Take the 2-minute tour ×
Mathematics Stack Exchange is a question and answer site for people studying math at any level and professionals in related fields. It's 100% free, no registration required.

I have a homework question, to prove that if $f(x)$ is continuous at $x_0 = 0$ and $f(0) = 0$ then $g(x)$ is continuous at $x_0=0$, where $g(x)=f(x)D(x)$ and $D(x)$ is the Dirichlet Function.

I am having trouble proving this, could anyone please help me out?

Thanks a-lot

share|improve this question
1  
I'm not sure "the Dirichlet function" has one standard definition - it would help to include the definition in your question. –  Greg Martin Nov 25 '11 at 21:40

1 Answer 1

up vote 1 down vote accepted

You need that $f(0)=0$ otherwise you could take $f(x)=1$ which is continuous at $x_0=0$ but you have that $f(x)\cdot D(x)=D(x)$ which is not continuous at $0$.

If you have it however it is easy to see that is correct by using the fact that $|D(x)|\leq1$ everywhere. Therefore you have that $f(x)D(x)$ has to be $0$ at $x_0=0$ (I let you write out the details).

Edit: As you are asking for more details, I will give you another hint but the question is very trivial so I fear to completely solve it...

For $g(x)$ to be continuous at $0$ it is sufficient to show that

$$\lim_{x \rightarrow 0}g(x)=g \Big(\lim_{x \rightarrow 0}x \Big)=g(0)=f(0)D(0)=0.$$

Therefore you can use that

$$\lim_{x \rightarrow 0}|g(x)|=\lim_{x \rightarrow 0}|f(x)D(x)|\leq \cdots \leq 0.$$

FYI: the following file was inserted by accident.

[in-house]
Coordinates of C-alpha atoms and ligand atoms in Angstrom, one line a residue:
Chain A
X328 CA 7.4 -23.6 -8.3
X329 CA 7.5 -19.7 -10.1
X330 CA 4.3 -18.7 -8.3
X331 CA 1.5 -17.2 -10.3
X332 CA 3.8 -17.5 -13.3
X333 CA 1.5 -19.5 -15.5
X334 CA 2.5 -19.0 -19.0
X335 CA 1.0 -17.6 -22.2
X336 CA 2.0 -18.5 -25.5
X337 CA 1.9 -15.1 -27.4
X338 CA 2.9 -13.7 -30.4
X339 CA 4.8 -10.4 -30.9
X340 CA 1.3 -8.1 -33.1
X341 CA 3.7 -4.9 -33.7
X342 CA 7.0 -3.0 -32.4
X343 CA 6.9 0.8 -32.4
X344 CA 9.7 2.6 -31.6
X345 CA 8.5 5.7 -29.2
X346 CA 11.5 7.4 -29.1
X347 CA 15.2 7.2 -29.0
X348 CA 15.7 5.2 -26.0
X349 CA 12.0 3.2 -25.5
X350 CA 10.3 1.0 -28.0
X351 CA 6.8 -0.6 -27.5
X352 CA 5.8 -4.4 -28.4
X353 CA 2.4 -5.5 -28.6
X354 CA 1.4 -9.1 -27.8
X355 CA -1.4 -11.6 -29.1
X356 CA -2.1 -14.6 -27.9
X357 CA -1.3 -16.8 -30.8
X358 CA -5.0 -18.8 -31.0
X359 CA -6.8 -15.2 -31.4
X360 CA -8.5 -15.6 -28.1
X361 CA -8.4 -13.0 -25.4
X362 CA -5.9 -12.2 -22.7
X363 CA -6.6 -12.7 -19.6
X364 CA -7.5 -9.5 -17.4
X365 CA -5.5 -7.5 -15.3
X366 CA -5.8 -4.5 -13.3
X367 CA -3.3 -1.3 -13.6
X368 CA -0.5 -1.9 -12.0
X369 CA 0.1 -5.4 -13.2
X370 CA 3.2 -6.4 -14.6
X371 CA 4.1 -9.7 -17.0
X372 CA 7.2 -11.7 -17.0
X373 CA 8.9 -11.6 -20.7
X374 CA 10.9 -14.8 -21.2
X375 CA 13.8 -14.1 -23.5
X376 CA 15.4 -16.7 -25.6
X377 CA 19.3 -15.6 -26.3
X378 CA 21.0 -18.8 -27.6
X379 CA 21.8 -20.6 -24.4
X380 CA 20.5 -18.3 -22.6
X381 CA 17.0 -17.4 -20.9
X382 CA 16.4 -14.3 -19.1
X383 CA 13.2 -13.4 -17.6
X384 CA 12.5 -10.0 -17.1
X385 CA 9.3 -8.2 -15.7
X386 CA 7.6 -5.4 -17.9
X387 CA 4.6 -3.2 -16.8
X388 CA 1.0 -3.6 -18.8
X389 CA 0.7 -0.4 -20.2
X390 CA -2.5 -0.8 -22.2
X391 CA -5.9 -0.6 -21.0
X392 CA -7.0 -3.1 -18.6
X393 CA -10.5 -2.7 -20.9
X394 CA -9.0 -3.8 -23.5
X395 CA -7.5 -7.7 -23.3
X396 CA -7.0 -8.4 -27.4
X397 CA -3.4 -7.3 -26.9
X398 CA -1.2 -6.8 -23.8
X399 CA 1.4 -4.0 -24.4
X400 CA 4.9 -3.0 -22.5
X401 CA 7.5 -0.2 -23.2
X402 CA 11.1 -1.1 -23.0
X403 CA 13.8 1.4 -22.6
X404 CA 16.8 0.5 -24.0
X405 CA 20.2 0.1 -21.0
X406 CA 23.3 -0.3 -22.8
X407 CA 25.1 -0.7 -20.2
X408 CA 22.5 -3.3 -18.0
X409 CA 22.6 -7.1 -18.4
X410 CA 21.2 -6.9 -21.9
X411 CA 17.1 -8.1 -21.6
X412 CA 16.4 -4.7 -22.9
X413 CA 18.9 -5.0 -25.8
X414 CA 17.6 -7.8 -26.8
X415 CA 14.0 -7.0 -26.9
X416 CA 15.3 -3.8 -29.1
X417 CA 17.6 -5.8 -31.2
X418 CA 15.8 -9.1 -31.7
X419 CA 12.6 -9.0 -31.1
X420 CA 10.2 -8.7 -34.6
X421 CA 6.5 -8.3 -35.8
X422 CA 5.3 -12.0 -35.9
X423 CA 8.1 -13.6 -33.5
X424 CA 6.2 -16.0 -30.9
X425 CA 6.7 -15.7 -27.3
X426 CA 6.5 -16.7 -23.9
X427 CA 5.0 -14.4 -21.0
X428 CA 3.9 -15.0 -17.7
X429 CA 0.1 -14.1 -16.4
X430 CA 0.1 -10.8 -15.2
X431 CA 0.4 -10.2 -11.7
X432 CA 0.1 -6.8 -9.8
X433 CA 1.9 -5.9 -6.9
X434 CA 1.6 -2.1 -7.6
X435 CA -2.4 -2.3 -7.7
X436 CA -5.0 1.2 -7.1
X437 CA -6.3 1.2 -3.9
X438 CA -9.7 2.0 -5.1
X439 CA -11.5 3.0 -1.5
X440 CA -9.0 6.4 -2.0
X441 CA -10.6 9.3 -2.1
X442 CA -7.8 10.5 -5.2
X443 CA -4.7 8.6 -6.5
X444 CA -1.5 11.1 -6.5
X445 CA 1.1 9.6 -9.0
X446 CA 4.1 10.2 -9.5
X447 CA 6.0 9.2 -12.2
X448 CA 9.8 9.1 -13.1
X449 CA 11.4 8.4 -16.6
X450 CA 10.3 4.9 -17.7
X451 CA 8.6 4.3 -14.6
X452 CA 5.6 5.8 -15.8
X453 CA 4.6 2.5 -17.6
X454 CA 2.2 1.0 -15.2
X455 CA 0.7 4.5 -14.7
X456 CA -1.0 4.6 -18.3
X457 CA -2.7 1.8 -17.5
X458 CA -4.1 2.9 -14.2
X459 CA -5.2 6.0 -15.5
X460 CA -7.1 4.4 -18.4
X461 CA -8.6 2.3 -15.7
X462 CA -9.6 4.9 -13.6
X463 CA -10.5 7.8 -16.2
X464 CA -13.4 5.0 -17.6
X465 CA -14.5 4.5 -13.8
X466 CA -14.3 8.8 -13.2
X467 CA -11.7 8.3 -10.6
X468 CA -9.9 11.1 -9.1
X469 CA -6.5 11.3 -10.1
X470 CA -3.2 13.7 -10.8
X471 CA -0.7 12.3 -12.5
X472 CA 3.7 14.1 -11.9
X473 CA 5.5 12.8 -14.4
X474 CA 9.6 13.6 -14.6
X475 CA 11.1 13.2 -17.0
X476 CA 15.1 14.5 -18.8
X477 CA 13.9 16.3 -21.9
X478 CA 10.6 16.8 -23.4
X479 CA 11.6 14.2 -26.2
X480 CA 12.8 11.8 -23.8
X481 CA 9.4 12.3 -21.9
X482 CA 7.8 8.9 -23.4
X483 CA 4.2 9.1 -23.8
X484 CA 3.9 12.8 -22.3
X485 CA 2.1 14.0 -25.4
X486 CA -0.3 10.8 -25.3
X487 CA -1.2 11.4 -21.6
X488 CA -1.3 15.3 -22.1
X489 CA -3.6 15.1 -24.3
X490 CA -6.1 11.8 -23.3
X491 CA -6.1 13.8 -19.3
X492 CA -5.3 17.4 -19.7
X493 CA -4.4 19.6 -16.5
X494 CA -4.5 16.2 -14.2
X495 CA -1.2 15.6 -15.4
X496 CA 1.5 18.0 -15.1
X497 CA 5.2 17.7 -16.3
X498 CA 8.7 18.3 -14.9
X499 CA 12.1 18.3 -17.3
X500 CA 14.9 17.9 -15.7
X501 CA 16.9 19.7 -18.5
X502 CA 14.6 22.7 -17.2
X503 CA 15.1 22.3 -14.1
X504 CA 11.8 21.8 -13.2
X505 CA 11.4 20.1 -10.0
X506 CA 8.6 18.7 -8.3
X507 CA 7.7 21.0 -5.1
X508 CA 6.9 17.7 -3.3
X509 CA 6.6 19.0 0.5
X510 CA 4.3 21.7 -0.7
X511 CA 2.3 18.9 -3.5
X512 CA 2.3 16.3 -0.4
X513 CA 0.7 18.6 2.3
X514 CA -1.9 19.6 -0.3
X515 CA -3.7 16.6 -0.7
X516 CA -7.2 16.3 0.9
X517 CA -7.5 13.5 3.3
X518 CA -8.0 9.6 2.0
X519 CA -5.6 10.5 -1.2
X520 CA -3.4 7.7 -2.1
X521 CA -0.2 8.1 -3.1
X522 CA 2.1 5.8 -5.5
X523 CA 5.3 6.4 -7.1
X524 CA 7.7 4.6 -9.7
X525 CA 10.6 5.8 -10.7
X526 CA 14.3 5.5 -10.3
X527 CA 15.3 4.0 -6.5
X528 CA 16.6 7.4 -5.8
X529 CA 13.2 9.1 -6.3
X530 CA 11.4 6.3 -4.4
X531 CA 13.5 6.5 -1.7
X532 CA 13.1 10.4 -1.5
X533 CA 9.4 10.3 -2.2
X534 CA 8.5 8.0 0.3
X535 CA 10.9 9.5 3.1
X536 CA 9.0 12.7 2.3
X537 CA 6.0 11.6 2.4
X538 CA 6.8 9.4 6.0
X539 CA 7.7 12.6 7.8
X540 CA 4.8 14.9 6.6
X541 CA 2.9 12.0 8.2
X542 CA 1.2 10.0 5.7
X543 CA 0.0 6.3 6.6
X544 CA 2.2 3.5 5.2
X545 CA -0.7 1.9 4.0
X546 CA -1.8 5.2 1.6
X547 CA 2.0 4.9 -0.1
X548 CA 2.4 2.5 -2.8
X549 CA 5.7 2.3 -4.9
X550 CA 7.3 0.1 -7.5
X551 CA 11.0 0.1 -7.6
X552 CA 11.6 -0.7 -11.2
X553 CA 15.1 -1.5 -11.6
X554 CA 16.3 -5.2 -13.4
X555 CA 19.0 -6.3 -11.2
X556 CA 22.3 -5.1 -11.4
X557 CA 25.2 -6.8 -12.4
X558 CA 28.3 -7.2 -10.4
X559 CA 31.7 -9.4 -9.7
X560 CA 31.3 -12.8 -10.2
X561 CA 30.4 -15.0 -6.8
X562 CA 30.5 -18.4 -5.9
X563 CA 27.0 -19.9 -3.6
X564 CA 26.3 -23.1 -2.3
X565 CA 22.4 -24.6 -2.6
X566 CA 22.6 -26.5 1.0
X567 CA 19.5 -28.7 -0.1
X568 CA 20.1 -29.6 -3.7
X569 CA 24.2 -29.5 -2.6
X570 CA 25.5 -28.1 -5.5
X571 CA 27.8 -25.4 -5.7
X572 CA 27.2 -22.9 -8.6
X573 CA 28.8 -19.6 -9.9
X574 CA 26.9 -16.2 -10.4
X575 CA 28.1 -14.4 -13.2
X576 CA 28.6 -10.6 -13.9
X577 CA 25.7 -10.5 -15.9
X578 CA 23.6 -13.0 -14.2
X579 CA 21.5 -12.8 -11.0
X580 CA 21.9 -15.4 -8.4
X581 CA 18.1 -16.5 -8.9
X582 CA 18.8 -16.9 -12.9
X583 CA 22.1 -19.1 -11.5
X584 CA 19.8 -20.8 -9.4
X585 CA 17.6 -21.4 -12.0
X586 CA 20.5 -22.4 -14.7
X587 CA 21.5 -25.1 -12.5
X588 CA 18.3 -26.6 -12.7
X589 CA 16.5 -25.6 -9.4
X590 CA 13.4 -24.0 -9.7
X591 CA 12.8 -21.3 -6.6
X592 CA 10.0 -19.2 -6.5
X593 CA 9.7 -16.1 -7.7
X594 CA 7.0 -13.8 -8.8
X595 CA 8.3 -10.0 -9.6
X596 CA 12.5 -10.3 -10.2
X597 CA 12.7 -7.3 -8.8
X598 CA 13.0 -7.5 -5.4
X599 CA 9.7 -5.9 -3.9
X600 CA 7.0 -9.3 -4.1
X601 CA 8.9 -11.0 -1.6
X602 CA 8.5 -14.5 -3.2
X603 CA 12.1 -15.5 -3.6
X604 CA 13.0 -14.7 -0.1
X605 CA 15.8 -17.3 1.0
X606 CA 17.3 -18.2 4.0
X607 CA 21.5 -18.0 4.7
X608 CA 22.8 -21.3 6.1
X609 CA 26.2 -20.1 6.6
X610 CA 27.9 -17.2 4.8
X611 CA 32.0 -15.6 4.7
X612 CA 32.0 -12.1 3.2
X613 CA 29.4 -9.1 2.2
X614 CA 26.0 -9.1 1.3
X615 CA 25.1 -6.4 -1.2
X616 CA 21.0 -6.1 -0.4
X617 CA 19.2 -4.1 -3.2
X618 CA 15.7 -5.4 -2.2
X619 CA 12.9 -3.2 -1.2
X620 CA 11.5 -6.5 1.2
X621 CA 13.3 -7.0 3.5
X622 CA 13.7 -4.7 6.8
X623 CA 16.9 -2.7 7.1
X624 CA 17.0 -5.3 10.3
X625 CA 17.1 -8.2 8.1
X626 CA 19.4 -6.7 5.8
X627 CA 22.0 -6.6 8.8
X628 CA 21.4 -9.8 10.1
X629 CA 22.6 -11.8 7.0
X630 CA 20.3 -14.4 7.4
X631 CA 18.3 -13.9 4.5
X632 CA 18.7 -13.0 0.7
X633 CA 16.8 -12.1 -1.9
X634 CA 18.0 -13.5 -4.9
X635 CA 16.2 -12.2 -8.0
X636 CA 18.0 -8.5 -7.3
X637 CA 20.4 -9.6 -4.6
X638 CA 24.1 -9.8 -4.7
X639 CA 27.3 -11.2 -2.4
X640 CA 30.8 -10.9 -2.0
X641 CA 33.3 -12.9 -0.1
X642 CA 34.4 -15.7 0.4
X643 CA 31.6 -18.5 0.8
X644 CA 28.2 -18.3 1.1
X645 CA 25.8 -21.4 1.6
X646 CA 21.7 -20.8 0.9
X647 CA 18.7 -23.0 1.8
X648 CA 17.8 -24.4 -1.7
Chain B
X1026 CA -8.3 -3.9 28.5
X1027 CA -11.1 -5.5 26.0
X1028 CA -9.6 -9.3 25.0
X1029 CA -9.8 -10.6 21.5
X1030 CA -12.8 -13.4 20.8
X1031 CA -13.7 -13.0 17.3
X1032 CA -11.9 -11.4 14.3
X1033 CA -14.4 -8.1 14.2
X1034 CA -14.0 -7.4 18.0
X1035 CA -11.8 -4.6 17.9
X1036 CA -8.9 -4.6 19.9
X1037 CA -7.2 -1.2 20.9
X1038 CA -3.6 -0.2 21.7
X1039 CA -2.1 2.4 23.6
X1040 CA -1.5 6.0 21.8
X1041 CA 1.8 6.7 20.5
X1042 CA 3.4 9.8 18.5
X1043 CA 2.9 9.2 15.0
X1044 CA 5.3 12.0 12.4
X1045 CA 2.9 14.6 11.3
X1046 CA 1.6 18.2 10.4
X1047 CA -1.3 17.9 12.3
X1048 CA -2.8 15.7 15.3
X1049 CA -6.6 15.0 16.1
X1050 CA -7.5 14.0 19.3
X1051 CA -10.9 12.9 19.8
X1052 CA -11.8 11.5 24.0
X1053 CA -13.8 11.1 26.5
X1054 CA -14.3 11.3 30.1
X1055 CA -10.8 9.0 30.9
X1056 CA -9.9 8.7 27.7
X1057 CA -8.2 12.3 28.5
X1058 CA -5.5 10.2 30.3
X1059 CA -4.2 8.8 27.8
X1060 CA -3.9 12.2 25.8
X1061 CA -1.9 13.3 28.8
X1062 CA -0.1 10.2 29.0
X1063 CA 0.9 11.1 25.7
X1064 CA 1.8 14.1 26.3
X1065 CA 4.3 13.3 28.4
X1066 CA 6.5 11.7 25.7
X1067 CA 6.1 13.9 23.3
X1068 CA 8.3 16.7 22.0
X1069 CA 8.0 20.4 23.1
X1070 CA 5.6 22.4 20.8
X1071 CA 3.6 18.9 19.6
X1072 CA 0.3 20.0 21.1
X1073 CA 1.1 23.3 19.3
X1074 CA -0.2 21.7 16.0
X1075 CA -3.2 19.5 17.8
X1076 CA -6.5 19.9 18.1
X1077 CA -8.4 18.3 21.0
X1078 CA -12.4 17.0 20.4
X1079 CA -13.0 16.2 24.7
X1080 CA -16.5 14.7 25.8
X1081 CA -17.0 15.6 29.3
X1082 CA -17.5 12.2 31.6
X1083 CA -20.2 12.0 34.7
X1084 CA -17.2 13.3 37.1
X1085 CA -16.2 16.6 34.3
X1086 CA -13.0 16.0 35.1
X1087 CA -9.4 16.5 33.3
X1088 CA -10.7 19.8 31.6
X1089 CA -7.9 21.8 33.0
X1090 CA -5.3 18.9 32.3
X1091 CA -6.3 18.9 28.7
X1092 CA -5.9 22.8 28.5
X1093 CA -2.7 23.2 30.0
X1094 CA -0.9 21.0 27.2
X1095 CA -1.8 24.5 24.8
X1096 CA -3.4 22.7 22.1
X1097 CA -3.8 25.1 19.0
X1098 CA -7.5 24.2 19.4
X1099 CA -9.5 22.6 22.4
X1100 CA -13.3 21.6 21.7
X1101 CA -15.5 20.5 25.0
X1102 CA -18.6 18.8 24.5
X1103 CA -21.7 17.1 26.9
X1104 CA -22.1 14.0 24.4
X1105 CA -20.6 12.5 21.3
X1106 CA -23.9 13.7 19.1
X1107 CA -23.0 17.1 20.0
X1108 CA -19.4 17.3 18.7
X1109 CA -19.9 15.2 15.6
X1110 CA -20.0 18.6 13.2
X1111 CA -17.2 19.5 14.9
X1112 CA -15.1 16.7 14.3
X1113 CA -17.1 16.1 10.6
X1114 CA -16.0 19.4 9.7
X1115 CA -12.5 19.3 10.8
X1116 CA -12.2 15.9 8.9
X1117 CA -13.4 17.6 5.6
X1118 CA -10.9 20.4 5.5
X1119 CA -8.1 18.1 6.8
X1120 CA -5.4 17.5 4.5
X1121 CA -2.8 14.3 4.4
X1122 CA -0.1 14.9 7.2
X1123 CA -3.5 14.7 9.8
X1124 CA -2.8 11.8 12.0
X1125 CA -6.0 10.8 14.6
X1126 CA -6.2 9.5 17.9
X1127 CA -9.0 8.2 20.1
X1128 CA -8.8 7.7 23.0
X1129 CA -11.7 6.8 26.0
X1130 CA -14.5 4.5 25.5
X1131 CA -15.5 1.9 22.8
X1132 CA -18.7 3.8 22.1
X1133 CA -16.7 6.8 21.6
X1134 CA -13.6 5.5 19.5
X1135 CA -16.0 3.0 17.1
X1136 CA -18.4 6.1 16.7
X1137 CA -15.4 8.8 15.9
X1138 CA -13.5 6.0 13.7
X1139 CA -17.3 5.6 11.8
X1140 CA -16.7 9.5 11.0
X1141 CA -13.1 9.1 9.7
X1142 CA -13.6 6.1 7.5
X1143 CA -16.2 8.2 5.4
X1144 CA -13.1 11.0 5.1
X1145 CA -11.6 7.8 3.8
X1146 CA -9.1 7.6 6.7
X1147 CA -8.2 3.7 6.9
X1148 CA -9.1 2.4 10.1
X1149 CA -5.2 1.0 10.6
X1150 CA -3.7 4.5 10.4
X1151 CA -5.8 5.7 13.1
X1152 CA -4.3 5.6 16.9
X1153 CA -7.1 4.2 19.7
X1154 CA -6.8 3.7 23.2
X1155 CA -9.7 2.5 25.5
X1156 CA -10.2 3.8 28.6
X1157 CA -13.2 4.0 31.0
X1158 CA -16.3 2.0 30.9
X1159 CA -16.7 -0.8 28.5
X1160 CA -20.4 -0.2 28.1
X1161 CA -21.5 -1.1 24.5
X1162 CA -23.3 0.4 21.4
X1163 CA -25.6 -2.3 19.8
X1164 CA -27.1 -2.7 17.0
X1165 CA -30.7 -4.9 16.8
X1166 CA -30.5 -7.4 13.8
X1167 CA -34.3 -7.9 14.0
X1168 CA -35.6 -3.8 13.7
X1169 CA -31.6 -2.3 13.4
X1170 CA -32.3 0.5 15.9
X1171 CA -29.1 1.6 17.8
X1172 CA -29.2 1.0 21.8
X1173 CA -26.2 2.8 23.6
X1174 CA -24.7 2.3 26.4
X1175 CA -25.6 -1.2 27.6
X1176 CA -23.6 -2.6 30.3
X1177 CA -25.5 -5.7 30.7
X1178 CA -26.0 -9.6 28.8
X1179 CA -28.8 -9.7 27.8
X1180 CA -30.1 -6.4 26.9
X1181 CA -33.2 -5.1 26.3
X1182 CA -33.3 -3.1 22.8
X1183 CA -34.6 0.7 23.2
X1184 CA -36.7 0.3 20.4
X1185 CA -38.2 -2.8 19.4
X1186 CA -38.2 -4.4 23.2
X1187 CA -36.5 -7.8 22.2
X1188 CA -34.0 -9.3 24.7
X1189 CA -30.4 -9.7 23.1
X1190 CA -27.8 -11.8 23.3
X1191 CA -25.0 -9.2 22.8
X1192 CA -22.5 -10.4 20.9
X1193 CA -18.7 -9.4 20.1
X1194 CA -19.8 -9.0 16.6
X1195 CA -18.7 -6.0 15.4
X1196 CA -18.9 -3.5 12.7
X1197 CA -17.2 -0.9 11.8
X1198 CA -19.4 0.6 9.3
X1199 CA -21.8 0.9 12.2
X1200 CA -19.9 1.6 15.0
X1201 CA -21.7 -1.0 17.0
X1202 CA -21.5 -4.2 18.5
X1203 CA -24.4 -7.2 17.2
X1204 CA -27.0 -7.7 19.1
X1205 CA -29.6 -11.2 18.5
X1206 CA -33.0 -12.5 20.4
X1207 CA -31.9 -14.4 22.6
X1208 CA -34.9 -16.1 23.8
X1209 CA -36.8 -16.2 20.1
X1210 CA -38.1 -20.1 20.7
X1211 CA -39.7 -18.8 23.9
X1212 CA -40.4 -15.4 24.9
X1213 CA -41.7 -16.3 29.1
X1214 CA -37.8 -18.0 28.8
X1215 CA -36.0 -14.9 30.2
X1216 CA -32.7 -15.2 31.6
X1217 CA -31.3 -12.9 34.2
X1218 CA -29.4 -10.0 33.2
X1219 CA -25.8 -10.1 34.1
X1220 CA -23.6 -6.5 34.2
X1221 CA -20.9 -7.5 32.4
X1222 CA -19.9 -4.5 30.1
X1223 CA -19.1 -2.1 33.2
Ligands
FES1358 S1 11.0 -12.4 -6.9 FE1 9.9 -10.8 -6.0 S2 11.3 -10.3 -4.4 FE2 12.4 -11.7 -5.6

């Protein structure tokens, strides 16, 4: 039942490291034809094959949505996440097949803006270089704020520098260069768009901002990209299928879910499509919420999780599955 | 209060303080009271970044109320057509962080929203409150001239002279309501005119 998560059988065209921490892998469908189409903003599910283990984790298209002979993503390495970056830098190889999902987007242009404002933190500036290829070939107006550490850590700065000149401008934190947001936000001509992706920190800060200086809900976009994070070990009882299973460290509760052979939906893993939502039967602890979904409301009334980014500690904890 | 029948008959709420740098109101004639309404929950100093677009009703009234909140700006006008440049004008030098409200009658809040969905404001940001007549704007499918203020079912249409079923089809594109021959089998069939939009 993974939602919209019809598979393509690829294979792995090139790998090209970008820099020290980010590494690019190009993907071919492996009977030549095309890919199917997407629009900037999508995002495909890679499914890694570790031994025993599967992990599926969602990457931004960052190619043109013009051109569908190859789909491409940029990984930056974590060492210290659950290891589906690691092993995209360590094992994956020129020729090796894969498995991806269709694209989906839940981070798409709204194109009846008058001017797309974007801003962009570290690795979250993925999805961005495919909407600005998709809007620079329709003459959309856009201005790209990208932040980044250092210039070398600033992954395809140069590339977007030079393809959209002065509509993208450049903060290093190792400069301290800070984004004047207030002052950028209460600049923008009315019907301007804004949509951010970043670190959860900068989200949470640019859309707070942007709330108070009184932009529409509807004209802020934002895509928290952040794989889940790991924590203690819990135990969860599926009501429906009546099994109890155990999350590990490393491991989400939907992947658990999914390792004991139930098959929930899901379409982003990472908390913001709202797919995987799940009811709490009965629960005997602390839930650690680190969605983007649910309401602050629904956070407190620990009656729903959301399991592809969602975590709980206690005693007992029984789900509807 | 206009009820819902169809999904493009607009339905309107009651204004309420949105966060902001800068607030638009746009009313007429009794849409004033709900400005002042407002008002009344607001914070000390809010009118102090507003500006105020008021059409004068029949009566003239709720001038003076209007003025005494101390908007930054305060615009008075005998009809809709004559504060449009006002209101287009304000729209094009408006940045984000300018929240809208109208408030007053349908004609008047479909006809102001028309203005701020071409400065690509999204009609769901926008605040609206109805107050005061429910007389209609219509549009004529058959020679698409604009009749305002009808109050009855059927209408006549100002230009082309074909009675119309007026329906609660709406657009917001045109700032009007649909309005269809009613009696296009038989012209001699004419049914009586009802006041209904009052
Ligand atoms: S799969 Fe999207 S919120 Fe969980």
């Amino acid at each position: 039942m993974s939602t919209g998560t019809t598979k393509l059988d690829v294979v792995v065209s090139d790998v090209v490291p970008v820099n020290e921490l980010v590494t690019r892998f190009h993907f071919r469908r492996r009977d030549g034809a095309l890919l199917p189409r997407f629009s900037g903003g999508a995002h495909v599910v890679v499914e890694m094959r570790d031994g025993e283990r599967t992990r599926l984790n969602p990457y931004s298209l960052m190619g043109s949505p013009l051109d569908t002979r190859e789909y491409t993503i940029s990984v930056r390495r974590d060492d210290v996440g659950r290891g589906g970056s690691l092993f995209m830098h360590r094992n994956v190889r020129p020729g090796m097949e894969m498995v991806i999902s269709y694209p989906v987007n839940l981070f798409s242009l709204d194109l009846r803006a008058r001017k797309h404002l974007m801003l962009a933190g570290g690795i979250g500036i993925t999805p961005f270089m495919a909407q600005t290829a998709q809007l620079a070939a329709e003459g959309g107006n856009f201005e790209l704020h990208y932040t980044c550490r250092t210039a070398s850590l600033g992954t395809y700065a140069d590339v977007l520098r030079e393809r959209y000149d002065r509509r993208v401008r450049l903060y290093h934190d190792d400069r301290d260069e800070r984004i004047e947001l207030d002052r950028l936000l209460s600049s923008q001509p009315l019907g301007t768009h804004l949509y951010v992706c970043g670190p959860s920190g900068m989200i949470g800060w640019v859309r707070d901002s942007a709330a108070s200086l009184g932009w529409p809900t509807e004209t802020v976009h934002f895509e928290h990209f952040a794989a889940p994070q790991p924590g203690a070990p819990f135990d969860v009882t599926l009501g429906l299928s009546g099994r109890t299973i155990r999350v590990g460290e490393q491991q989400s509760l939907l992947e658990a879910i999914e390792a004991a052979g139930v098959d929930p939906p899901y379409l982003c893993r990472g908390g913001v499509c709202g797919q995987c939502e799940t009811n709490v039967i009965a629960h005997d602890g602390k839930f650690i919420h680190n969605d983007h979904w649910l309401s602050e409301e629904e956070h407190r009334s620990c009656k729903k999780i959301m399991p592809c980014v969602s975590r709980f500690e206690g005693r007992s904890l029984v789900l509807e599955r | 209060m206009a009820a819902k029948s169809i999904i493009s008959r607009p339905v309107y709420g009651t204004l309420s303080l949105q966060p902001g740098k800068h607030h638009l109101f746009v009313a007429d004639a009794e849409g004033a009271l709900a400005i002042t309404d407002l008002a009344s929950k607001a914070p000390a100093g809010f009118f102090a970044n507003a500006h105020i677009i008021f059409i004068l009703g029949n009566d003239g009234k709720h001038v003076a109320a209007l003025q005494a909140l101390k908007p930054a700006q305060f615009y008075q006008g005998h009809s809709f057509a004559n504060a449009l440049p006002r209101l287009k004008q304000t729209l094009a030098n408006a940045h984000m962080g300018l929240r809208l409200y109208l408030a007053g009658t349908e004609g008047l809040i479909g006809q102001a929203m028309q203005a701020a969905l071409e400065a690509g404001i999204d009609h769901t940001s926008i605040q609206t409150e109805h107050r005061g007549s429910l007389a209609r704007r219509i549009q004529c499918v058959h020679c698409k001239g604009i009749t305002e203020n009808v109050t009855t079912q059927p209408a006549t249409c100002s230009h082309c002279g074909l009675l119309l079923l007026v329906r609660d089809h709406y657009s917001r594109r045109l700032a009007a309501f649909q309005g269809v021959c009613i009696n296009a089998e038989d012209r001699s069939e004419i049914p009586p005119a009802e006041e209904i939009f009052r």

Then your theorem follows, now you have to fill out the dots.

share|improve this answer
    
Oh sorry I forgot to write that $f(0)=0$. I still don't understand why $f(x)D(x) $ is continuous though.. –  Jason Nov 25 '11 at 19:07
    
@Jason I added some more notes, let me know if you get it now. –  Listing Nov 25 '11 at 19:15
    
Don't you need the limit of $D(x)$ to exist to do that? (sorry I might just be tired and not thinking straight) –  Jason Nov 25 '11 at 19:21
    
No only the limit of the product needs to exists, and it does exist. –  Listing Nov 25 '11 at 19:23
    
Don't $f(x)$ and $D(x)$ have to have limits to say that the limit of there product is the product of their limits? Or are you using something else here which I am blindly missing... I feel like I am missing something easy. –  Jason Nov 25 '11 at 19:37

Your Answer

 
discard

By posting your answer, you agree to the privacy policy and terms of service.

Not the answer you're looking for? Browse other questions tagged or ask your own question.